Suppression of statin effectiveness by copper and zinc in yeast and human cells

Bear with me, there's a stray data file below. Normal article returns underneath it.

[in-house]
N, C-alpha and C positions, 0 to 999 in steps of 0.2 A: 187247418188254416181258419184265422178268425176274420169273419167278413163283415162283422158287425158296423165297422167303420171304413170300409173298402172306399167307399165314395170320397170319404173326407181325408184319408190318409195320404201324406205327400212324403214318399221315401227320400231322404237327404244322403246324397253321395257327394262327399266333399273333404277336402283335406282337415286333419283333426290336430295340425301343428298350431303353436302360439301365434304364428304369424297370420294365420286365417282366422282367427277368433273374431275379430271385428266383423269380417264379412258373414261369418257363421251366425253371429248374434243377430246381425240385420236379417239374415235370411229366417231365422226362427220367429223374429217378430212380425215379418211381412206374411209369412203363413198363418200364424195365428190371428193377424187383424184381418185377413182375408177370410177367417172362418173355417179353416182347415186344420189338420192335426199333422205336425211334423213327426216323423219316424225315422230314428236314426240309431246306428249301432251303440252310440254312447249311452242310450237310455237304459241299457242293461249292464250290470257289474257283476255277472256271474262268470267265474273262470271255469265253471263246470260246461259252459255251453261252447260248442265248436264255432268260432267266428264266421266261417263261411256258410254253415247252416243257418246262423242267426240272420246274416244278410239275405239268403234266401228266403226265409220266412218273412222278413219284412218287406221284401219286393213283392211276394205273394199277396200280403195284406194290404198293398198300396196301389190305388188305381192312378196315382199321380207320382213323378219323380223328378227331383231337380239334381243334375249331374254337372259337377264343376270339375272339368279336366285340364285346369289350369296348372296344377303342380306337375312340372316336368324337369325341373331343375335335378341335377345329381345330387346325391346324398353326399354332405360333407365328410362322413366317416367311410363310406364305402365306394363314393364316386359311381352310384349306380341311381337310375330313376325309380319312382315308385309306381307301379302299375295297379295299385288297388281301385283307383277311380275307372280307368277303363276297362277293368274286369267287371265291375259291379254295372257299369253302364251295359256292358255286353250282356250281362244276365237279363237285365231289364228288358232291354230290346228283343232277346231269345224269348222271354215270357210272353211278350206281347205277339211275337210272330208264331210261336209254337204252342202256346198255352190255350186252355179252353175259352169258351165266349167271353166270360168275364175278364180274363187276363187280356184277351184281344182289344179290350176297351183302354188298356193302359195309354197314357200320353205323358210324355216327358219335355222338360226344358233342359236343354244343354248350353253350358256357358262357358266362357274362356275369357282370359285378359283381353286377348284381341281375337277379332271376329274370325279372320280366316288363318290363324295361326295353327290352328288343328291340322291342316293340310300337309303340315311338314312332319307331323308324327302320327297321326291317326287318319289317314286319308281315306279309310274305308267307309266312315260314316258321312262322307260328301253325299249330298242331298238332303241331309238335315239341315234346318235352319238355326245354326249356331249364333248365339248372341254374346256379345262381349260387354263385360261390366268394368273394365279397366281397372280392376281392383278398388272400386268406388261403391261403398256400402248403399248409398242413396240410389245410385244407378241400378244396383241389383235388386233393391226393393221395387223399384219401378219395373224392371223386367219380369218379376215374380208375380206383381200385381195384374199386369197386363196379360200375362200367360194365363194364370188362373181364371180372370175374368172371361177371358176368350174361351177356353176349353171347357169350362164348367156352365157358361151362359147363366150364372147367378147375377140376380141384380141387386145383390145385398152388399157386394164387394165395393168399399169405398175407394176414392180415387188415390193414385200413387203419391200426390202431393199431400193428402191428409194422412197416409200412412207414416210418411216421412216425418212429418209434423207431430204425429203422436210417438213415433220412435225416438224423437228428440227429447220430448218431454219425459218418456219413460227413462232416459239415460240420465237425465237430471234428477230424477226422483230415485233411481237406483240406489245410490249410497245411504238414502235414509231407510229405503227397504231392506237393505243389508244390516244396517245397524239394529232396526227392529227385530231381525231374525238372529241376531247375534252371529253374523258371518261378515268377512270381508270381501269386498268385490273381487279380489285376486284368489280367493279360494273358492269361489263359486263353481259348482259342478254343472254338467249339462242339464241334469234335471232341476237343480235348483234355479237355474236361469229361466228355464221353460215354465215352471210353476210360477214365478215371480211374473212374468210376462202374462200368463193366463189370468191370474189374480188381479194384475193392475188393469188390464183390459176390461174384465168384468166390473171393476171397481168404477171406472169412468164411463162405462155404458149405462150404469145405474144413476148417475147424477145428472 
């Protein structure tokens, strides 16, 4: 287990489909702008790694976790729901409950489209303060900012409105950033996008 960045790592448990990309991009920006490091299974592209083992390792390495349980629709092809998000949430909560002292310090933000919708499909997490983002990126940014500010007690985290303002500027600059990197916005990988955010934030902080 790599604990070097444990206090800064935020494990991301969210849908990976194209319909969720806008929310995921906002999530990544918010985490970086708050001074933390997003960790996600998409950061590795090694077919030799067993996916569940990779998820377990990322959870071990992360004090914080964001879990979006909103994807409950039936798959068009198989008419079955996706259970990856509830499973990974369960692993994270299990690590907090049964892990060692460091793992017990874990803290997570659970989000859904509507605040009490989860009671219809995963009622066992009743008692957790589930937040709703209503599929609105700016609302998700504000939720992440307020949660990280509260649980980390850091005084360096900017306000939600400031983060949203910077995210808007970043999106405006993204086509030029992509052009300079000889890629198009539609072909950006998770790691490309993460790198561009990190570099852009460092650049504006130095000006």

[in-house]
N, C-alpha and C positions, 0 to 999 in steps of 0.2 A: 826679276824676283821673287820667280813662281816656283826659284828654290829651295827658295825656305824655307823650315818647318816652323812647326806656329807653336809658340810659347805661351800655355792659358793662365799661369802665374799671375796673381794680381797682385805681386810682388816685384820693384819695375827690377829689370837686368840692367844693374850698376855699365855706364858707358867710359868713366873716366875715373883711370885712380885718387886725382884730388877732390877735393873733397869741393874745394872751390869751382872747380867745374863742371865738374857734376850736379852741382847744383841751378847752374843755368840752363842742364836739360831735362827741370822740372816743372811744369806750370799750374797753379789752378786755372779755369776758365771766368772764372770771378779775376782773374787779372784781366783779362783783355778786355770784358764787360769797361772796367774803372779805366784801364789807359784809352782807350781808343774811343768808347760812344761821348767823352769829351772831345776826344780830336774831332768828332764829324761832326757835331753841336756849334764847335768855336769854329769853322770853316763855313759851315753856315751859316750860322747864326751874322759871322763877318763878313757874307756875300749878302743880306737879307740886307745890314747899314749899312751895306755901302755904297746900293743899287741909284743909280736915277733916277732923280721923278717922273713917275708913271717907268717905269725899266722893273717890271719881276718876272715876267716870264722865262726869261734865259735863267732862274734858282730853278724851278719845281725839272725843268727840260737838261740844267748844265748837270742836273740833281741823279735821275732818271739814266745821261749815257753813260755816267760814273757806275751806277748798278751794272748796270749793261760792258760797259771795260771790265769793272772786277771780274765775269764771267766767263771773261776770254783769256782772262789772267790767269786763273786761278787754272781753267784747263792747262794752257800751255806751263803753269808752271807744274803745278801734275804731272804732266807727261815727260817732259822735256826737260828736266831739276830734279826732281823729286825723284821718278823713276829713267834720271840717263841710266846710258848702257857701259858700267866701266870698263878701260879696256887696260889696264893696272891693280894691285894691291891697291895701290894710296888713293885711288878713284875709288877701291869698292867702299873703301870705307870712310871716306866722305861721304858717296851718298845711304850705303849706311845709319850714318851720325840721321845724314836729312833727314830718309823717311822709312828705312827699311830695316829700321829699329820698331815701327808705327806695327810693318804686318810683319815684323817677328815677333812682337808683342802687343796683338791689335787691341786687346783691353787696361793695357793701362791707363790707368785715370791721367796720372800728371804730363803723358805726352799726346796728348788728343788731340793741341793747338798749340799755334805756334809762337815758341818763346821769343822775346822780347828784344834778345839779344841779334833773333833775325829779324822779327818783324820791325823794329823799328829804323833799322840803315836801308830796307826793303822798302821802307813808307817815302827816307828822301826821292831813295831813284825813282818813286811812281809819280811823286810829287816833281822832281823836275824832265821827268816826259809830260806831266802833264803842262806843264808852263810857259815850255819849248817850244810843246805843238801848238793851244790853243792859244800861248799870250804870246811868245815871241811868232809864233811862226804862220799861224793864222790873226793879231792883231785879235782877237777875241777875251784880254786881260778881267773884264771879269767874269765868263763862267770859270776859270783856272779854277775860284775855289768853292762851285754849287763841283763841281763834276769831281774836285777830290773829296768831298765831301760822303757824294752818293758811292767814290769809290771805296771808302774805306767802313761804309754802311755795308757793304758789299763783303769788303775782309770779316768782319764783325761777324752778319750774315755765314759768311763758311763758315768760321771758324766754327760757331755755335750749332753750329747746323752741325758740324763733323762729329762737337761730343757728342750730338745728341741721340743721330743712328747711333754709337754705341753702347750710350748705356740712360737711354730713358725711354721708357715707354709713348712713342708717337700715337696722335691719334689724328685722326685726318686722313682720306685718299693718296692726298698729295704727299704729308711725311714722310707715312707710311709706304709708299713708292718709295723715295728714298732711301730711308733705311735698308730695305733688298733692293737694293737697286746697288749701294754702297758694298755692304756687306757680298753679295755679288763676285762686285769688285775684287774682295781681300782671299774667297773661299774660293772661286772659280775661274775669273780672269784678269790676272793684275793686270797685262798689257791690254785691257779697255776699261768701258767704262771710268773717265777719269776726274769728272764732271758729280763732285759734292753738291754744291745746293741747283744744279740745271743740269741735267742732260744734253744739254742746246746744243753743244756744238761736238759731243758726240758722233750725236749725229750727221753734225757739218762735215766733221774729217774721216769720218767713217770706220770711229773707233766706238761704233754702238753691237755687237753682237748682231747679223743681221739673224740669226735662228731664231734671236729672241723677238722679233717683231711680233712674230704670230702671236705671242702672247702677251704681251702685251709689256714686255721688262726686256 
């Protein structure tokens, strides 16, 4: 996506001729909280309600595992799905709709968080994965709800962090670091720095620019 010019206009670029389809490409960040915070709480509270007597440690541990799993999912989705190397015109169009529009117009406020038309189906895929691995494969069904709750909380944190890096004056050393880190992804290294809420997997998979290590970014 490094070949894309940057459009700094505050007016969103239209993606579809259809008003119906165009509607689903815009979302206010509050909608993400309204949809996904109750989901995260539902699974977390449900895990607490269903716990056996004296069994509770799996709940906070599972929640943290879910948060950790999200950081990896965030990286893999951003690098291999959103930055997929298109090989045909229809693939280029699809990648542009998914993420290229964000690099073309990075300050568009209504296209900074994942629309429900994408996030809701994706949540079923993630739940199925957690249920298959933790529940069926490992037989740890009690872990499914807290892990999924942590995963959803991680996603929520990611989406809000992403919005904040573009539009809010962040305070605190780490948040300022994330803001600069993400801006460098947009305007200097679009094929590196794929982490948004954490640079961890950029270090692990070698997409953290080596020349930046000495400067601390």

Lovastatin and other statins inhibit HMG-CoA reductase, which carries out an early step in the sterol biosynthesis pathway. Statins lower cholesterol and are widely prescribed to prevent heart disease, but like many drugs, they can interact with nutritionally acquired metabolites. To probe these interactions, we explored the effect of a diverse library of metabolites on statin effectiveness using a Saccharomyces cerevisiae model. In yeast, treatment with lovastatin results in reduced growth. We combined lovastatin with the library of metabolites, and found that copper and zinc ions impaired the ability of the statin to inhibit yeast growth. Using an integrated genomic and metabolomic approach, we found that lovastatin plus metal synergistically upregulated some sterol biosynthesis genes. This altered pattern of gene expression resulted in greater flux through the sterol biosynthesis pathway and an increase in ergosterol levels. Each sterol intermediate level was correlated with expression of the upstream gene. Thus, the ergosterol biosynthetic response induced by statin is enhanced by copper and zinc. In cultured mammalian cells, these metals also rescued statin growth inhibition. Because copper and zinc impair the ability of statin to reduce sterol biosynthesis, dietary intake of these metals could have clinical relevance for statin treatment in humans.